Recently while scrolling through Netflix, I found a movie I had been wanting to see for a while, the award winning documentary Bully. I first heard about the film when it started making the press rounds last year because people were trying to lower the rating from R to PG-13 so that more children would be allowed to view it. The film directed by Lee Hirsh was originally released in 2011 and follows the lives of several young kids that were being pretty severely bullied in school. 
This is my badge from The Bully Project site.
The site gives kids an opportunity to take a pledge to not Bully others and to stand up for those who are being bullied. The site states they will reach 1 million kids this year. 
The bullying in the film was pretty intense and as a mom and a former educator it was difficult to watch most scenes. The scenes where kids were being physically abused while sitting on the school bus or walking down the hall, were hard to watch. But the most difficult for me had to have been when a mother described the morning her son's body was found by his brother after he committed suicide because he had been so badly bullied at school.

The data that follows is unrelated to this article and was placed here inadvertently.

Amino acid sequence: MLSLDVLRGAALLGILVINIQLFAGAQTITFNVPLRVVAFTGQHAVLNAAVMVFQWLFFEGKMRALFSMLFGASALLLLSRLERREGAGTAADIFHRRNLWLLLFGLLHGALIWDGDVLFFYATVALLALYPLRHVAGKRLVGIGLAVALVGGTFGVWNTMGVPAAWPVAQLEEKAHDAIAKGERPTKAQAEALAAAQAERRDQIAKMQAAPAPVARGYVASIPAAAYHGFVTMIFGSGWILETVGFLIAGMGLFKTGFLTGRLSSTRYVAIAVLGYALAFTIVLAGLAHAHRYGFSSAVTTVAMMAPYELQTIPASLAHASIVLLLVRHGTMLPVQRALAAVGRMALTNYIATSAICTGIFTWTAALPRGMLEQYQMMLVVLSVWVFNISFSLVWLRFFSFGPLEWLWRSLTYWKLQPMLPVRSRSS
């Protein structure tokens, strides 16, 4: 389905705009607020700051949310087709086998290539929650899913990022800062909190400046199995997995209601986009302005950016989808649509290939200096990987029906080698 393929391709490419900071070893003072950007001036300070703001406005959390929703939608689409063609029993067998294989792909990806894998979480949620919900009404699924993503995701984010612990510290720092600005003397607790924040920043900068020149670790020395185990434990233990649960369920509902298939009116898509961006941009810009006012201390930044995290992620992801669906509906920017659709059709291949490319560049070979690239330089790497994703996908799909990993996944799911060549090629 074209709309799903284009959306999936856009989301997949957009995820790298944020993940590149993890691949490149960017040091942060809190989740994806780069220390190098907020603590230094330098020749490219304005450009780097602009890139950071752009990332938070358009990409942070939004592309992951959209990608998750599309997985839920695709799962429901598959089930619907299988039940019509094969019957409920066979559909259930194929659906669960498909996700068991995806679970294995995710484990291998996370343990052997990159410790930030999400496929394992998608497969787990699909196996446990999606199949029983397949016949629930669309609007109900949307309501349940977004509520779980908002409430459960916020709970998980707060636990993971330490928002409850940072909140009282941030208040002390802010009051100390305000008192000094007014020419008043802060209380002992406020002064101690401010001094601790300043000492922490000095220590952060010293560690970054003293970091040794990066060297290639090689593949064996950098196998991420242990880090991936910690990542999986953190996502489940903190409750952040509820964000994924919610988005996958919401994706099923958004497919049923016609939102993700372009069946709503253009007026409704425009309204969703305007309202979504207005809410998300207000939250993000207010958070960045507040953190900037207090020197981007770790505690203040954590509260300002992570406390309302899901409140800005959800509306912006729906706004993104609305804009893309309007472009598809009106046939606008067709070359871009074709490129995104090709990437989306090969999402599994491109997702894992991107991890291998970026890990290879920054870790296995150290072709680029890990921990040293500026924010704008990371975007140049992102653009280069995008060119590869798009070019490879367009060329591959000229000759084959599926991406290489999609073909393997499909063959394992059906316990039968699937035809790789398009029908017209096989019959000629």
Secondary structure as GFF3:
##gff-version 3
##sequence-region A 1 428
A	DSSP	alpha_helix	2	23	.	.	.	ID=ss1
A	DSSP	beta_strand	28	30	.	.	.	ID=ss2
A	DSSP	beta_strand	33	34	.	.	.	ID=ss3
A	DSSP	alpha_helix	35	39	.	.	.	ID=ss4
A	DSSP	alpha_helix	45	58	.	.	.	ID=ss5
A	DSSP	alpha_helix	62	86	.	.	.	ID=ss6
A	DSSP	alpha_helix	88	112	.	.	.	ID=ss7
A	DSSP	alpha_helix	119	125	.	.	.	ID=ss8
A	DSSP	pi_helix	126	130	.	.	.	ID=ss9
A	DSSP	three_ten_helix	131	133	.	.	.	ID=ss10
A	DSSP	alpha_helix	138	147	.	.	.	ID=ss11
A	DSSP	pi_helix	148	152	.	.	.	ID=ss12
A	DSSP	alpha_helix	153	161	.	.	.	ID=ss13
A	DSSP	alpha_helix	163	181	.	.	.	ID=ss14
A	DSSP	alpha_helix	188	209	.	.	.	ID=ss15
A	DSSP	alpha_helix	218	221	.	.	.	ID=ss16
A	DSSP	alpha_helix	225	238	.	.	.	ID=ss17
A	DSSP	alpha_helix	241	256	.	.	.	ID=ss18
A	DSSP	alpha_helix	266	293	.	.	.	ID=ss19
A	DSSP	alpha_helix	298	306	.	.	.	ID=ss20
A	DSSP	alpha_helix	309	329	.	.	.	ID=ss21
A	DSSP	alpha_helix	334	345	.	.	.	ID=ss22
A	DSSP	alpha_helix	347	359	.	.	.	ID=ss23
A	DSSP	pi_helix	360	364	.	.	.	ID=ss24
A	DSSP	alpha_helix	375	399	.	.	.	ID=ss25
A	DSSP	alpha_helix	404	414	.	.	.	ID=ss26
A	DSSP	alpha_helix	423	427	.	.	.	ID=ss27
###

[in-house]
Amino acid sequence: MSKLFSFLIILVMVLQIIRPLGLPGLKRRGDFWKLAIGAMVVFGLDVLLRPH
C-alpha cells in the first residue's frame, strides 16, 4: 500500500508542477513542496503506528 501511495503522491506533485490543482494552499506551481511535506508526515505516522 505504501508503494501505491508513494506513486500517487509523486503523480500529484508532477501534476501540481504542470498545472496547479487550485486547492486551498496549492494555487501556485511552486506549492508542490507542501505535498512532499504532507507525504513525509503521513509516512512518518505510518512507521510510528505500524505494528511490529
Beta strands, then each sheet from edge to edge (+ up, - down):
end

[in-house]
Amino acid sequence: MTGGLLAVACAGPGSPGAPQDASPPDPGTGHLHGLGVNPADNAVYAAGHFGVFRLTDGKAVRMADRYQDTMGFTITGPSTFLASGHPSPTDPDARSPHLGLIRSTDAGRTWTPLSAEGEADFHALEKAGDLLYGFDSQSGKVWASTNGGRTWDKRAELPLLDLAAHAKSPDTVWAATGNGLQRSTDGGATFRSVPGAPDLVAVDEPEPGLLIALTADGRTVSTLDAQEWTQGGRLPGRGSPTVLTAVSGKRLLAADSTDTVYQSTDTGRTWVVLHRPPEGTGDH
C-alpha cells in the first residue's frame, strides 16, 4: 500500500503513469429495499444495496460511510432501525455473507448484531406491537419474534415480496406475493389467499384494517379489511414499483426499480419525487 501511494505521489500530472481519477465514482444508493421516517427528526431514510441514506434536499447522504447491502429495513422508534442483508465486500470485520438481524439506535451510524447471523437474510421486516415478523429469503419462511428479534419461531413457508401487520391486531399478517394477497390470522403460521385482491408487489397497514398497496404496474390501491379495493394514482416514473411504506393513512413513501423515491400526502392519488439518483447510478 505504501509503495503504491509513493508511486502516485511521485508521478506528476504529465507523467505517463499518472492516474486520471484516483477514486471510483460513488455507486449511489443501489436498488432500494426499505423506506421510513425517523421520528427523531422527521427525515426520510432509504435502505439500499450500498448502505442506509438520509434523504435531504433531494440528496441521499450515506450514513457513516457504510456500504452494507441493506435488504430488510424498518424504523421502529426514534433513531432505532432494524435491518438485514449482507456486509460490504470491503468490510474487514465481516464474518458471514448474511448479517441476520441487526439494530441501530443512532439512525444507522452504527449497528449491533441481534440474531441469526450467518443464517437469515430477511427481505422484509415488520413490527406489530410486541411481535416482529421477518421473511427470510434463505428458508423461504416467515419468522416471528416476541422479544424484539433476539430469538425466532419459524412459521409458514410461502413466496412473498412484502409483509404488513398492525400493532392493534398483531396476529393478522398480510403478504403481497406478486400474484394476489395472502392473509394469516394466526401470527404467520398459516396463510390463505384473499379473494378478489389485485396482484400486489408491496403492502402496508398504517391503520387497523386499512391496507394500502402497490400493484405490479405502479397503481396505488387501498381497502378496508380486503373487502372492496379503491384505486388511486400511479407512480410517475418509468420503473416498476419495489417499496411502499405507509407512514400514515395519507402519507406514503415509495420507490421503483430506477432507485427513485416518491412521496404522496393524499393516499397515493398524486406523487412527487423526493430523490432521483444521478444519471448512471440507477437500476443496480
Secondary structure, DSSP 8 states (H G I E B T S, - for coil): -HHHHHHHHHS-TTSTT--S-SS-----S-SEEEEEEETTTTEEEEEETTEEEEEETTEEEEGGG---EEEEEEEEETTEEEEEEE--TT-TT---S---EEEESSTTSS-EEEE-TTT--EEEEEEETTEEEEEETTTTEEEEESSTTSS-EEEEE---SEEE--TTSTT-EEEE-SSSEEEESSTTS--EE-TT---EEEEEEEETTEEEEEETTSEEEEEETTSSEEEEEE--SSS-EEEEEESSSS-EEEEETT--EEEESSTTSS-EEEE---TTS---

The film made me feel uncomfortable, which is always a sign of a good documentary. The mothers of these children had no idea how badly their children were being bullied and to what extent. Once the filmmakers and producers witnessed the danger that one of the kids was in on the school bus, they decided to show his mother the footage for his own safety. The other tough aspect to the film, was that the teachers and principals felt as though their hands were tied. They felt they did everything in their power to protect these kids, but I don't think that was true. There should have been harsher punishments or consequences for the bullies. It is not okay to brush it off and say, "Boys will be boys." Not anymore, especially when we are in a world where victims of bullying feel that bringing a weapon to school can solve their problems, and innocent children are being killed.